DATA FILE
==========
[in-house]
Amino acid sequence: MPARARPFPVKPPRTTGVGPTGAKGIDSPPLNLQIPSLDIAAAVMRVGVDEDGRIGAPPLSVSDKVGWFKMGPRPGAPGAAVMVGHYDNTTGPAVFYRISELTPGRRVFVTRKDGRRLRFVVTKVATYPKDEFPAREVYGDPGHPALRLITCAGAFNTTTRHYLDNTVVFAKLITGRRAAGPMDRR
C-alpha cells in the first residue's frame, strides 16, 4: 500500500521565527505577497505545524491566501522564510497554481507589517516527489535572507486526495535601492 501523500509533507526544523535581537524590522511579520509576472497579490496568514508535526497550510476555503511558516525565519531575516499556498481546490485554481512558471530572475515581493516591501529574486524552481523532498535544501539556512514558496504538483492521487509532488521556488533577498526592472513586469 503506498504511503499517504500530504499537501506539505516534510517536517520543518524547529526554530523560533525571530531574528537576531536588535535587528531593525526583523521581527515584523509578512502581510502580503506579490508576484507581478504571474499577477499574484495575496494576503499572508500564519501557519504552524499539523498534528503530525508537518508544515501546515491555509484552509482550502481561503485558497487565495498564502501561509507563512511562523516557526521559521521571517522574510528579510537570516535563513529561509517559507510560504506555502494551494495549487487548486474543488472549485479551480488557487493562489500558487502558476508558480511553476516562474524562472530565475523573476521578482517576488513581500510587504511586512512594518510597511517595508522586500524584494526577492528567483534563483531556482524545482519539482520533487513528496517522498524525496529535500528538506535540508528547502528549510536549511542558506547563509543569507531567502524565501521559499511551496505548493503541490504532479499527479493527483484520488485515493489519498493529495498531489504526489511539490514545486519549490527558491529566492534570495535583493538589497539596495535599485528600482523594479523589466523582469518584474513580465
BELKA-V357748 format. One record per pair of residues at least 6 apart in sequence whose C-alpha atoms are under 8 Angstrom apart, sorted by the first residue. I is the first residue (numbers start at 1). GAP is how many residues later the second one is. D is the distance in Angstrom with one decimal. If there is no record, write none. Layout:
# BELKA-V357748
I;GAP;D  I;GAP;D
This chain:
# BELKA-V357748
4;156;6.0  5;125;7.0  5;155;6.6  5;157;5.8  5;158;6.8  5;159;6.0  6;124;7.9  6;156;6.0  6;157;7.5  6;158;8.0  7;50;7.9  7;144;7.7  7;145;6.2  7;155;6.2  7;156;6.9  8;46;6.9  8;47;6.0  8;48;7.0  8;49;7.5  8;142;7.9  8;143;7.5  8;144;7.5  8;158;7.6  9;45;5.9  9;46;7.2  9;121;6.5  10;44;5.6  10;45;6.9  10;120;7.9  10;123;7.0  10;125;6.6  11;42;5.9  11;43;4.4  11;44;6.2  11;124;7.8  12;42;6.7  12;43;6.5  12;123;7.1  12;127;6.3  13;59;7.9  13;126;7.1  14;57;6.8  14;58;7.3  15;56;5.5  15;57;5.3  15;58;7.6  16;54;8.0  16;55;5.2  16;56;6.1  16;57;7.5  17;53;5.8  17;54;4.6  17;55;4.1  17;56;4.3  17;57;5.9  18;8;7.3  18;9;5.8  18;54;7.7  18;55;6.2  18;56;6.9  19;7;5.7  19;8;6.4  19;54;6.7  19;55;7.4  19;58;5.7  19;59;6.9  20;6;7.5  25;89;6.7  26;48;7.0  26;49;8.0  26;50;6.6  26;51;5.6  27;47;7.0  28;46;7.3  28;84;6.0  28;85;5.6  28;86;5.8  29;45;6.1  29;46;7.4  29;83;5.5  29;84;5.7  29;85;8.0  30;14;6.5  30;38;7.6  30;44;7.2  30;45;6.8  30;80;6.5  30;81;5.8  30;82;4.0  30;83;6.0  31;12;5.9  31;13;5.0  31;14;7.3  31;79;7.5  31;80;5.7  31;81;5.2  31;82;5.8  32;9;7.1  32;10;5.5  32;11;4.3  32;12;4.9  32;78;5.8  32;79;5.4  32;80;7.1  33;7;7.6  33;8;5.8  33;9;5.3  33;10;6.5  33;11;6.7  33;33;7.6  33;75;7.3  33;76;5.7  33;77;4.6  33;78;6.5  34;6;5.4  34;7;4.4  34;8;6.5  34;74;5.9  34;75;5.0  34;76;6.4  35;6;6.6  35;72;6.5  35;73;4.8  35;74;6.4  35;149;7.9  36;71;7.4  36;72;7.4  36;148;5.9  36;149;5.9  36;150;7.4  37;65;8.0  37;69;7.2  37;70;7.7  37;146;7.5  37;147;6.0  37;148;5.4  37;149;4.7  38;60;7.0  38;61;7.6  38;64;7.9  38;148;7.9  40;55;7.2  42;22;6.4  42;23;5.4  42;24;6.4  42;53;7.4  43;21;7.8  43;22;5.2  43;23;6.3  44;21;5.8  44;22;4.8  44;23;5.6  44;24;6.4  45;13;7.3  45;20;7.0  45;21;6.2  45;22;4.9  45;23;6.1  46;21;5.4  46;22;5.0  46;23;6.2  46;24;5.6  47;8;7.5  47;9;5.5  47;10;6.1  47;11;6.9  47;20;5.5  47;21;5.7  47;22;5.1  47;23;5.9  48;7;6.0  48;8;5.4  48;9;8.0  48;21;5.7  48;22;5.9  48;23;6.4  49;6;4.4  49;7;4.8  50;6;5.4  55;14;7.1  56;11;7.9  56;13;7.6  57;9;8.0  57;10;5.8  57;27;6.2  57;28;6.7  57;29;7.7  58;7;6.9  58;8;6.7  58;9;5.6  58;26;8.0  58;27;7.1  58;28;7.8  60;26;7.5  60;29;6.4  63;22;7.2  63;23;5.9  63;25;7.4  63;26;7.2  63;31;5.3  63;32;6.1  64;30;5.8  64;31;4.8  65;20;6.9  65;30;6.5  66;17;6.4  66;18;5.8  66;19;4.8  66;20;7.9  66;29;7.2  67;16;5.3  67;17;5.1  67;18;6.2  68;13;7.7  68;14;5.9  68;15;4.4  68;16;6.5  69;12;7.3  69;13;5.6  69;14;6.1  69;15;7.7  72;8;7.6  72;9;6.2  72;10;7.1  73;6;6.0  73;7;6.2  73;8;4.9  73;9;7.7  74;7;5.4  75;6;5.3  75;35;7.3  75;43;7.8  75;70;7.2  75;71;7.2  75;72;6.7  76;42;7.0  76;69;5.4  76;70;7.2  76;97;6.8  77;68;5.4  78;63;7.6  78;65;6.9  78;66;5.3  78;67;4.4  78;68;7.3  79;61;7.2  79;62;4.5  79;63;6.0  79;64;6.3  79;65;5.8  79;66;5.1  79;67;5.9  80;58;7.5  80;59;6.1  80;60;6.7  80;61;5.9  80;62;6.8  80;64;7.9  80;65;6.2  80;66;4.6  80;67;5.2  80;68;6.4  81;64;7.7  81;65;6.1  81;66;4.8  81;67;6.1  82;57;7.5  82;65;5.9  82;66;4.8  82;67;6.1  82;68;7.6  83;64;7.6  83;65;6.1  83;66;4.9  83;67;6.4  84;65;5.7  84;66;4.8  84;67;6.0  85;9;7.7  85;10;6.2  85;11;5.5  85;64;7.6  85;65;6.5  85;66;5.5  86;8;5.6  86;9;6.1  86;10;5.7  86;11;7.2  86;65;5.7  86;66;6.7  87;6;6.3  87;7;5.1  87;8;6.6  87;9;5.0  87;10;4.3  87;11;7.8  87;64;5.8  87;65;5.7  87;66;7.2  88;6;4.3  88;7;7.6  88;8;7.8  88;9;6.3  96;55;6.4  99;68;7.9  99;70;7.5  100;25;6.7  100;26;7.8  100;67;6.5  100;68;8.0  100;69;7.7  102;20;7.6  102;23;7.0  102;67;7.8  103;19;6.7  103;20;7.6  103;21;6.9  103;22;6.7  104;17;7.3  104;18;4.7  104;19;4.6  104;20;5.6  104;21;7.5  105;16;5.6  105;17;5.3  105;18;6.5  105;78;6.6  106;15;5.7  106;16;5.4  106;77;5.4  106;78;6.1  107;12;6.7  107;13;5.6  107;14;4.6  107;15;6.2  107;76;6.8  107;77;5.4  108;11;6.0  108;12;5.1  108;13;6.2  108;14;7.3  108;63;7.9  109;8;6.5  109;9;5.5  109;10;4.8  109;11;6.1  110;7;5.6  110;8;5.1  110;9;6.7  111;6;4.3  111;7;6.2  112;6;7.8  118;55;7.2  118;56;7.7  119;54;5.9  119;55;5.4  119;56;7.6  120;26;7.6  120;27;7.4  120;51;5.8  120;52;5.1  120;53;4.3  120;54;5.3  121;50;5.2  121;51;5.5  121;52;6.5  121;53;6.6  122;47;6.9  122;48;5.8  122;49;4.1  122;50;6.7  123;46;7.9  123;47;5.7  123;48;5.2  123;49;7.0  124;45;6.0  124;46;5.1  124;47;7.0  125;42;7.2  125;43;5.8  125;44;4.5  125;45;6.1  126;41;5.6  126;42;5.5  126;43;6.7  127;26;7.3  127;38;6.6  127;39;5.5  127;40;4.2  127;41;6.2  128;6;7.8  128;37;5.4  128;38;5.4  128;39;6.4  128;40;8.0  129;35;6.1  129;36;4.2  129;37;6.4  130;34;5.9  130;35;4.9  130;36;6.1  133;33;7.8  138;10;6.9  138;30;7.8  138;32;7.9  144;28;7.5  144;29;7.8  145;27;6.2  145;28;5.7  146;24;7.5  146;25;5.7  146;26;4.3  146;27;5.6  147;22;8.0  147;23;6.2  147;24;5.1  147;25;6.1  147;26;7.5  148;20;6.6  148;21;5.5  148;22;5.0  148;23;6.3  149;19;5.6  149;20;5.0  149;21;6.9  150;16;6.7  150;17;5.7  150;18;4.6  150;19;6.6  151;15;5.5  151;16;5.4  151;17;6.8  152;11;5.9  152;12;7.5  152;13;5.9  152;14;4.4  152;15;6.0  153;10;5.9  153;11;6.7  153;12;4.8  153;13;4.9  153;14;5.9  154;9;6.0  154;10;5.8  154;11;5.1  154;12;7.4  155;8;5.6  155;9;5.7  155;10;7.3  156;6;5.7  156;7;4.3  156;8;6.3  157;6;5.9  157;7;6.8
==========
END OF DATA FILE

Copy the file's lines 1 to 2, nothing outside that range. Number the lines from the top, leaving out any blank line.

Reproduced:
[in-house]
Amino acid sequence: MPARARPFPVKPPRTTGVGPTGAKGIDSPPLNLQIPSLDIAAAVMRVGVDEDGRIGAPPLSVSDKVGWFKMGPRPGAPGAAVMVGHYDNTTGPAVFYRISELTPGRRVFVTRKDGRRLRFVVTKVATYPKDEFPAREVYGDPGHPALRLITCAGAFNTTTRHYLDNTVVFAKLITGRRAAGPMDRR